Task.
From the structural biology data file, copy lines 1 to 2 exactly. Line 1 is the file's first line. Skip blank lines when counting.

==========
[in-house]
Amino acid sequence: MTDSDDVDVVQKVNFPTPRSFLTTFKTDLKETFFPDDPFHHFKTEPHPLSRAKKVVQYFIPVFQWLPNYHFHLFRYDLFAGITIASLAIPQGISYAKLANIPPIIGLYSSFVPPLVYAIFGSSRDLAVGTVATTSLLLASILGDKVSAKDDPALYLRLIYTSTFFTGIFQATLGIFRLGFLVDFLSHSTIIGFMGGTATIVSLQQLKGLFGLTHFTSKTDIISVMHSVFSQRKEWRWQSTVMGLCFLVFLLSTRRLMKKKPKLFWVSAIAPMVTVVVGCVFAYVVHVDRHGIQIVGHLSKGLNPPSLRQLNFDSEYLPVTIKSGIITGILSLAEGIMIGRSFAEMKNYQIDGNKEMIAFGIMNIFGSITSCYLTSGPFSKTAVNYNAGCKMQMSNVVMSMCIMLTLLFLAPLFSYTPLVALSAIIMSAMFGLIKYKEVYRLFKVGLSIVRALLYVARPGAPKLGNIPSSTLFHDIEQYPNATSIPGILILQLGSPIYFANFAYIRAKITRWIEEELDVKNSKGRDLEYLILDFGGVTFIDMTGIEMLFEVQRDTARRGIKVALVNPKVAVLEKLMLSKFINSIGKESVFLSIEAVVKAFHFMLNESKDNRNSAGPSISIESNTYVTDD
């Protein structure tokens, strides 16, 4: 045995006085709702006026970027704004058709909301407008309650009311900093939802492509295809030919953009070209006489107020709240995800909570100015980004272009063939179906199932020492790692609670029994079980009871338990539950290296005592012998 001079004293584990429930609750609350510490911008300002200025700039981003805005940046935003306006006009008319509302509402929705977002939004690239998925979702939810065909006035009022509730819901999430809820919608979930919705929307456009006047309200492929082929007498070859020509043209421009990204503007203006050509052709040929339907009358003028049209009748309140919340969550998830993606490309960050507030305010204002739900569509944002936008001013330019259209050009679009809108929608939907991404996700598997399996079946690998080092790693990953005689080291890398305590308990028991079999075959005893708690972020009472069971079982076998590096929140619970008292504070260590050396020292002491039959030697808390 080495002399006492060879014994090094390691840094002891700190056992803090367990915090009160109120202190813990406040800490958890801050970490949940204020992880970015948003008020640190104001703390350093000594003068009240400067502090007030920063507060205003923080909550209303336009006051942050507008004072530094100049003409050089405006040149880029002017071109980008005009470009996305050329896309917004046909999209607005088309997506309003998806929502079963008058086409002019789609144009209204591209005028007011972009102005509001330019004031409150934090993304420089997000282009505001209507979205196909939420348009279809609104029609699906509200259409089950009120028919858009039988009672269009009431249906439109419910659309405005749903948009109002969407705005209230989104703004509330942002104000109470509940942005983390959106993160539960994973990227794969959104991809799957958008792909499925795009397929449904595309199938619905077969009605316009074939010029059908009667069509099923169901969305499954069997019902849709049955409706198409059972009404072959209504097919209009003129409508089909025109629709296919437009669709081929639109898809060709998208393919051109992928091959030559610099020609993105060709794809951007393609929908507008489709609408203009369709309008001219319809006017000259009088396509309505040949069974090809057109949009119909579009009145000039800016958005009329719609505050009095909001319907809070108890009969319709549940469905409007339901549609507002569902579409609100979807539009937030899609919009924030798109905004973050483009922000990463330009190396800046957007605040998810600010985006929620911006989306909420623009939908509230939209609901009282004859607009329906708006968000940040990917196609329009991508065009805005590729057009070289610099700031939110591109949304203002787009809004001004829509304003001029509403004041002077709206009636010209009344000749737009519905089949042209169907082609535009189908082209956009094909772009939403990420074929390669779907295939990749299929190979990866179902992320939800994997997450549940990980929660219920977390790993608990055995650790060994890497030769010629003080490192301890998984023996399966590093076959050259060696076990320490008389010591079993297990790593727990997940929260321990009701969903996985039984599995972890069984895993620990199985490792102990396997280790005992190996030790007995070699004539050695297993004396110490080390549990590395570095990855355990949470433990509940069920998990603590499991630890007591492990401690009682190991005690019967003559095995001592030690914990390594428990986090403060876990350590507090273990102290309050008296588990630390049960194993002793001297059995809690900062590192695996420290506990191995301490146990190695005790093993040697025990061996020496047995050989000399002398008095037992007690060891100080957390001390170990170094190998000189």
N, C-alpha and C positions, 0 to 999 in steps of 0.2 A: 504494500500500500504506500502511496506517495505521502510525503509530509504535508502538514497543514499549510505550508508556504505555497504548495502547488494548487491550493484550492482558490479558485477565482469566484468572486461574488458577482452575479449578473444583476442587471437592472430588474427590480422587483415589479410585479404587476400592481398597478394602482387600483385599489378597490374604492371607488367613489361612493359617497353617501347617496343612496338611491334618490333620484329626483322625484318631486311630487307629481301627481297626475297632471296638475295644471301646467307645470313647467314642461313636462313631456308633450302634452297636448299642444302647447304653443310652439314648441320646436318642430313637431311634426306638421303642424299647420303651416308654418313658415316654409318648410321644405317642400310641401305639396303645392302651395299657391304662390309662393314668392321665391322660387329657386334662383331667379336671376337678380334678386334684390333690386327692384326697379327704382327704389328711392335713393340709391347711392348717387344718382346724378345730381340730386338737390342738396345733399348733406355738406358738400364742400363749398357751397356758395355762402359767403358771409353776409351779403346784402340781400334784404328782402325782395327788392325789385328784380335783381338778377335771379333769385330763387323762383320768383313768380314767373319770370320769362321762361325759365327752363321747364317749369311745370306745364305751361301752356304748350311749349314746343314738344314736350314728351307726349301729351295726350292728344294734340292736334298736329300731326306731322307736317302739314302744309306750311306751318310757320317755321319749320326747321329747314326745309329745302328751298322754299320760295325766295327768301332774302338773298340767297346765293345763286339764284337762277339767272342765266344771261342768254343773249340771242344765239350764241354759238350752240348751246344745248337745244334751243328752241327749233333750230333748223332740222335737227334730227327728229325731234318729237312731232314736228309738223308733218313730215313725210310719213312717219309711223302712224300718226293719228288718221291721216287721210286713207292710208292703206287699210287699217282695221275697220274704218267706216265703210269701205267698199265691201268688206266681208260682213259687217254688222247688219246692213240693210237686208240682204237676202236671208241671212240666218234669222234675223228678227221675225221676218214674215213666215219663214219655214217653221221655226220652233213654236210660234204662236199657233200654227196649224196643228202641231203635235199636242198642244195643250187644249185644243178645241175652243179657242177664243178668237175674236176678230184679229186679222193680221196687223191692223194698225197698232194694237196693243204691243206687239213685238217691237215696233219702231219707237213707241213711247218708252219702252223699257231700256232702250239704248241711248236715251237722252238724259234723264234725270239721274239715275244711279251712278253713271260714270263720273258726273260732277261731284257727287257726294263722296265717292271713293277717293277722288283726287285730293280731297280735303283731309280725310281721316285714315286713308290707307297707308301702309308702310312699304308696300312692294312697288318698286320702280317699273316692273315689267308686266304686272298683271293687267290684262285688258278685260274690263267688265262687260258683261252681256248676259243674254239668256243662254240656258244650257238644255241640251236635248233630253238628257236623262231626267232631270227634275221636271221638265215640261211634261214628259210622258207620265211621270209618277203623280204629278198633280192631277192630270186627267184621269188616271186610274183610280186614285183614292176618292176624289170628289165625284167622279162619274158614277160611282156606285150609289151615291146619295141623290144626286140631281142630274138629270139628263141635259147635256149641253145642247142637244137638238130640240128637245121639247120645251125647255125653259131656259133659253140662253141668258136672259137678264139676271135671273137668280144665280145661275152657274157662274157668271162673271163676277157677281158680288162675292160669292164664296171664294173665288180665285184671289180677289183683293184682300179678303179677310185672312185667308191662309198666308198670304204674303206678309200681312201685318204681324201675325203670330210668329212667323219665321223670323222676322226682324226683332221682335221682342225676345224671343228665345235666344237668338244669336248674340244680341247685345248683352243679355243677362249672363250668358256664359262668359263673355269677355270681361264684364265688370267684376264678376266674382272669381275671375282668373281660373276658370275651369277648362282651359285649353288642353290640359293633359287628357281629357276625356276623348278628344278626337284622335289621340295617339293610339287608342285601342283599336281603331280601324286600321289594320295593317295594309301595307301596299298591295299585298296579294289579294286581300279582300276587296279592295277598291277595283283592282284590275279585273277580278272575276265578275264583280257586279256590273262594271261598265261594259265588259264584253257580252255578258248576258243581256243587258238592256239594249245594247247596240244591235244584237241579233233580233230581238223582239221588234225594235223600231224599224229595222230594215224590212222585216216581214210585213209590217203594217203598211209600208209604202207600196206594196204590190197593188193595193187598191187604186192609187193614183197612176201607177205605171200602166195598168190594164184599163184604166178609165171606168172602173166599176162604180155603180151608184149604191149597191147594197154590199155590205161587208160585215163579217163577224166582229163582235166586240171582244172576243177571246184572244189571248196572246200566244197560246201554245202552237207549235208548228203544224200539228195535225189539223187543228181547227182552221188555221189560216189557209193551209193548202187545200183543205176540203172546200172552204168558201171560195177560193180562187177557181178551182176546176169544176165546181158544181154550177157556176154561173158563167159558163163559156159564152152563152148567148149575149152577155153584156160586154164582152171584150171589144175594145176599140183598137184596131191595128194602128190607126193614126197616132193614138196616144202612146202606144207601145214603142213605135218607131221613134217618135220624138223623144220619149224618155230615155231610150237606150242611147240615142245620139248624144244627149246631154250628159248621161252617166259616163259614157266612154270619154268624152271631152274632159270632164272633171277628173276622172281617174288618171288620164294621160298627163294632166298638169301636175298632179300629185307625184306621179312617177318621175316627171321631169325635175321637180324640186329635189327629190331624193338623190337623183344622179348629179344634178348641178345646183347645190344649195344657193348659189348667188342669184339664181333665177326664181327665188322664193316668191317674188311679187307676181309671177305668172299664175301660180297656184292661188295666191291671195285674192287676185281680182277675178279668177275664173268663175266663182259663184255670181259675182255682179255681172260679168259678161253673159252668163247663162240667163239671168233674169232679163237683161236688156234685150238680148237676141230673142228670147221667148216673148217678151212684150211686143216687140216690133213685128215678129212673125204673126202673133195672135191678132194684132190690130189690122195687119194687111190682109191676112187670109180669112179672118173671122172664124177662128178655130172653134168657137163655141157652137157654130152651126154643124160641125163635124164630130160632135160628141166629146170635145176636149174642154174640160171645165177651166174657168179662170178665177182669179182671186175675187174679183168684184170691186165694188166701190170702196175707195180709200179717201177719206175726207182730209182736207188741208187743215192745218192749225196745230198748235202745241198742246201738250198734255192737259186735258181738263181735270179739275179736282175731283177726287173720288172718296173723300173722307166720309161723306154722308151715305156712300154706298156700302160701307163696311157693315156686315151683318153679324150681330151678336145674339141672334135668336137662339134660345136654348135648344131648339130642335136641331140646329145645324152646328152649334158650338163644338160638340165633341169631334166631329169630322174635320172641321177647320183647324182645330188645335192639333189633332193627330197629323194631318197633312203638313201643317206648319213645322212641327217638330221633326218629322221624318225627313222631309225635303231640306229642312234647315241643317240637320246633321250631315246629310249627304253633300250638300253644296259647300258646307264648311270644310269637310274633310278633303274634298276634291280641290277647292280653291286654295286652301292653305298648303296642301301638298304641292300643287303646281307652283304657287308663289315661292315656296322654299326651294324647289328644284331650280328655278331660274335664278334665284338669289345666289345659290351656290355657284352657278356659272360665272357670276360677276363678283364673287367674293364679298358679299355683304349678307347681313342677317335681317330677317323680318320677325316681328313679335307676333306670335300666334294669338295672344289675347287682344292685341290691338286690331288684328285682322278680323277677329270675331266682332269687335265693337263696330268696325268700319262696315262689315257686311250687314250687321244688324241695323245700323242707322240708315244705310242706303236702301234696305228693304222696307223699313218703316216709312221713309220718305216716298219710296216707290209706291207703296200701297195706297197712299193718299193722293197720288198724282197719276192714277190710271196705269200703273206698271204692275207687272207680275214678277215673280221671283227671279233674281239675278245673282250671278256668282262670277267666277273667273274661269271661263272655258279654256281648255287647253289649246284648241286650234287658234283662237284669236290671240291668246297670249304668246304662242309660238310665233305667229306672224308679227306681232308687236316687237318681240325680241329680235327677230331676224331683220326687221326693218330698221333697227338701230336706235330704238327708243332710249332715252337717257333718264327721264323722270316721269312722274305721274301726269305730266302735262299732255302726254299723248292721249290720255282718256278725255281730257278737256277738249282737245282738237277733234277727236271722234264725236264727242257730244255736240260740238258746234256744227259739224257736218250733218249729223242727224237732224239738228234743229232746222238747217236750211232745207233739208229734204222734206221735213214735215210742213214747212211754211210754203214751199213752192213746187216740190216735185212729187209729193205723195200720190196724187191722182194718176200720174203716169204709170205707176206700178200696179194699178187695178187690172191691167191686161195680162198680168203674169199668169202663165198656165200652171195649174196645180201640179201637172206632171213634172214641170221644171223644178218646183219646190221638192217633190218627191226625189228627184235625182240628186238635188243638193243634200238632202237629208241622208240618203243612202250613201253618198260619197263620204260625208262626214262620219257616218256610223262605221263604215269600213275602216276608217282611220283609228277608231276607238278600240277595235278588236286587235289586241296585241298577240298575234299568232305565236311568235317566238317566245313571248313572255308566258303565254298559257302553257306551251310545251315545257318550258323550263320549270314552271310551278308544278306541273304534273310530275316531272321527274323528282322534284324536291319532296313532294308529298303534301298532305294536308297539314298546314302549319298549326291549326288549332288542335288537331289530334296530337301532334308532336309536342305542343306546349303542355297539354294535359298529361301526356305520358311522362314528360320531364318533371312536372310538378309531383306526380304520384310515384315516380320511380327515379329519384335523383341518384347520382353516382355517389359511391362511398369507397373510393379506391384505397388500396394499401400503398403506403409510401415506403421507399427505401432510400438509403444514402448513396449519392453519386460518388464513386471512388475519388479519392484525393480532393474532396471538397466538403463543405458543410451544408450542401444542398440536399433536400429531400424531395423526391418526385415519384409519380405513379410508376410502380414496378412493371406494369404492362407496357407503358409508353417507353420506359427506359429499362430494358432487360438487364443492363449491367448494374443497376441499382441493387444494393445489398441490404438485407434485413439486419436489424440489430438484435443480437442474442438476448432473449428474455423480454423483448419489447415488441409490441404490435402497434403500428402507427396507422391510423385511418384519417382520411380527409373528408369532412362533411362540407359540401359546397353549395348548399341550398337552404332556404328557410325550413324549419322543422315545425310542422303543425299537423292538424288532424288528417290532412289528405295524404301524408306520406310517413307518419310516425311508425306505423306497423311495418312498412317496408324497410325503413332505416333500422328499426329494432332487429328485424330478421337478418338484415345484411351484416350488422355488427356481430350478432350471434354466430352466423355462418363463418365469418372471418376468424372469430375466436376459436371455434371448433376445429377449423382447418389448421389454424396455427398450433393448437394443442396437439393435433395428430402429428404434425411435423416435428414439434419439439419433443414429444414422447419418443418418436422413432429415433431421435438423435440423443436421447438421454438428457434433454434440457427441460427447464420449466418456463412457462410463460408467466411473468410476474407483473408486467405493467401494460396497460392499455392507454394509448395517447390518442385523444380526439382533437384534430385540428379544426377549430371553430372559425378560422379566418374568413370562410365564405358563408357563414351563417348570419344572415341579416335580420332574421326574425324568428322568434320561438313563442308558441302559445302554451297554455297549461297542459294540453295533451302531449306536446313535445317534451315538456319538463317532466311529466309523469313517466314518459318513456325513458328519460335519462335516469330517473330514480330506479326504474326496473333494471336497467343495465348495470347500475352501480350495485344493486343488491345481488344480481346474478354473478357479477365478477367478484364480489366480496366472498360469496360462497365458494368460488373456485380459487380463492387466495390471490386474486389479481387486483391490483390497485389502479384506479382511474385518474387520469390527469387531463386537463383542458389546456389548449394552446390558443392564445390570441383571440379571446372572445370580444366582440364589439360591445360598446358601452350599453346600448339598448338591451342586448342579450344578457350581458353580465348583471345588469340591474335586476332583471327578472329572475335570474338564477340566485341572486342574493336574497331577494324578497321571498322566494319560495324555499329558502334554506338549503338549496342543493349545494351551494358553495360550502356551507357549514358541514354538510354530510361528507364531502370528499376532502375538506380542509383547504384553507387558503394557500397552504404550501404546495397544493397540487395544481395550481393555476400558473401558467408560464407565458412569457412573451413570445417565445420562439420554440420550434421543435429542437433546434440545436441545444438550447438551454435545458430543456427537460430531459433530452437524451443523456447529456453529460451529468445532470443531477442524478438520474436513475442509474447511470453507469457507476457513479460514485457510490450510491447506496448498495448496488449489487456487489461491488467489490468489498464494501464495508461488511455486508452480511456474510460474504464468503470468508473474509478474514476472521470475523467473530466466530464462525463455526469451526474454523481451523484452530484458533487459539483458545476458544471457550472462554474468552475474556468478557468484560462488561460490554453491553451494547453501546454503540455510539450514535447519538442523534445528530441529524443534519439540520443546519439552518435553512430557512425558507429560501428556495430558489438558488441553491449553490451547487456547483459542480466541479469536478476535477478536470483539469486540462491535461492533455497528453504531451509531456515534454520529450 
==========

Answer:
[in-house]
Amino acid sequence: MTDSDDVDVVQKVNFPTPRSFLTTFKTDLKETFFPDDPFHHFKTEPHPLSRAKKVVQYFIPVFQWLPNYHFHLFRYDLFAGITIASLAIPQGISYAKLANIPPIIGLYSSFVPPLVYAIFGSSRDLAVGTVATTSLLLASILGDKVSAKDDPALYLRLIYTSTFFTGIFQATLGIFRLGFLVDFLSHSTIIGFMGGTATIVSLQQLKGLFGLTHFTSKTDIISVMHSVFSQRKEWRWQSTVMGLCFLVFLLSTRRLMKKKPKLFWVSAIAPMVTVVVGCVFAYVVHVDRHGIQIVGHLSKGLNPPSLRQLNFDSEYLPVTIKSGIITGILSLAEGIMIGRSFAEMKNYQIDGNKEMIAFGIMNIFGSITSCYLTSGPFSKTAVNYNAGCKMQMSNVVMSMCIMLTLLFLAPLFSYTPLVALSAIIMSAMFGLIKYKEVYRLFKVGLSIVRALLYVARPGAPKLGNIPSSTLFHDIEQYPNATSIPGILILQLGSPIYFANFAYIRAKITRWIEEELDVKNSKGRDLEYLILDFGGVTFIDMTGIEMLFEVQRDTARRGIKVALVNPKVAVLEKLMLSKFINSIGKESVFLSIEAVVKAFHFMLNESKDNRNSAGPSISIESNTYVTDD